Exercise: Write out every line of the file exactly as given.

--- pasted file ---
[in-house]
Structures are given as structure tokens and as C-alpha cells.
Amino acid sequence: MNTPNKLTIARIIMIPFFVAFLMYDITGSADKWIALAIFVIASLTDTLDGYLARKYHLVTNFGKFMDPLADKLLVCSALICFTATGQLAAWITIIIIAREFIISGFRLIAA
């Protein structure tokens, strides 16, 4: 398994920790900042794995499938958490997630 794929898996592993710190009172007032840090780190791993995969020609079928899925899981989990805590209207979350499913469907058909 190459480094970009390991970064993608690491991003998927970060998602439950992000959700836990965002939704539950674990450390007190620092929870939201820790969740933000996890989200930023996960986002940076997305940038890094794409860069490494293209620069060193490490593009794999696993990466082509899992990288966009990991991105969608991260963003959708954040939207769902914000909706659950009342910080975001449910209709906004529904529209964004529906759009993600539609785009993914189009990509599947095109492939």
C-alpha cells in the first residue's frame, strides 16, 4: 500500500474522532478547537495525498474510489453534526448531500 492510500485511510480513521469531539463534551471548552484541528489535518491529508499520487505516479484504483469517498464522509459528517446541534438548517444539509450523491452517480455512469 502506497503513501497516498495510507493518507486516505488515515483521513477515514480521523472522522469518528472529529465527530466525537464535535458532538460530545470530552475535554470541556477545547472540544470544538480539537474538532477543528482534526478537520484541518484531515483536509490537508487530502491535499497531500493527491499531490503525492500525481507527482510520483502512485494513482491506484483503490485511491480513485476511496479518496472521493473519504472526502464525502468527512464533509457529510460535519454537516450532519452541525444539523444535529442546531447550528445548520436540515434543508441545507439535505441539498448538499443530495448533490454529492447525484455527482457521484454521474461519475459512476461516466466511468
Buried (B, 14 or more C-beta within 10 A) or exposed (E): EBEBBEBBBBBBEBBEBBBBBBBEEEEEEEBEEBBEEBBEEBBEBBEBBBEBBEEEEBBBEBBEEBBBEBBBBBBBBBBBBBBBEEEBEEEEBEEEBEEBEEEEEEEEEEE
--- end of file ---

[in-house]
Structures are given as structure tokens and as C-alpha cells.
Amino acid sequence: MNTPNKLTIARIIMIPFFVAFLMYDITGSADKWIALAIFVIASLTDTLDGYLARKYHLVTNFGKFMDPLADKLLVCSALICFTATGQLAAWITIIIIAREFIISGFRLIAA
């Protein structure tokens, strides 16, 4: 398994920790900042794995499938958490997630 794929898996592993710190009172007032840090780190791993995969020609079928899925899981989990805590209207979350499913469907058909 190459480094970009390991970064993608690491991003998927970060998602439950992000959700836990965002939704539950674990450390007190620092929870939201820790969740933000996890989200930023996960986002940076997305940038890094794409860069490494293209620069060193490490593009794999696993990466082509899992990288966009990991991105969608991260963003959708954040939207769902914000909706659950009342910080975001449910209709906004529904529209964004529906759009993600539609785009993914189009990509599947095109492939």
C-alpha cells in the first residue's frame, strides 16, 4: 500500500474522532478547537495525498474510489453534526448531500 492510500485511510480513521469531539463534551471548552484541528489535518491529508499520487505516479484504483469517498464522509459528517446541534438548517444539509450523491452517480455512469 502506497503513501497516498495510507493518507486516505488515515483521513477515514480521523472522522469518528472529529465527530466525537464535535458532538460530545470530552475535554470541556477545547472540544470544538480539537474538532477543528482534526478537520484541518484531515483536509490537508487530502491535499497531500493527491499531490503525492500525481507527482510520483502512485494513482491506484483503490485511491480513485476511496479518496472521493473519504472526502464525502468527512464533509457529510460535519454537516450532519452541525444539523444535529442546531447550528445548520436540515434543508441545507439535505441539498448538499443530495448533490454529492447525484455527482457521484454521474461519475459512476461516466466511468
Buried (B, 14 or more C-beta within 10 A) or exposed (E): EBEBBEBBBBBBEBBEBBBBBBBEEEEEEEBEEBBEEBBEEBBEBBEBBBEBBEEEEBBBEBBEEBBBEBBBBBBBBBBBBBBBEEEBEEEEBEEEBEEBEEEEEEEEEEE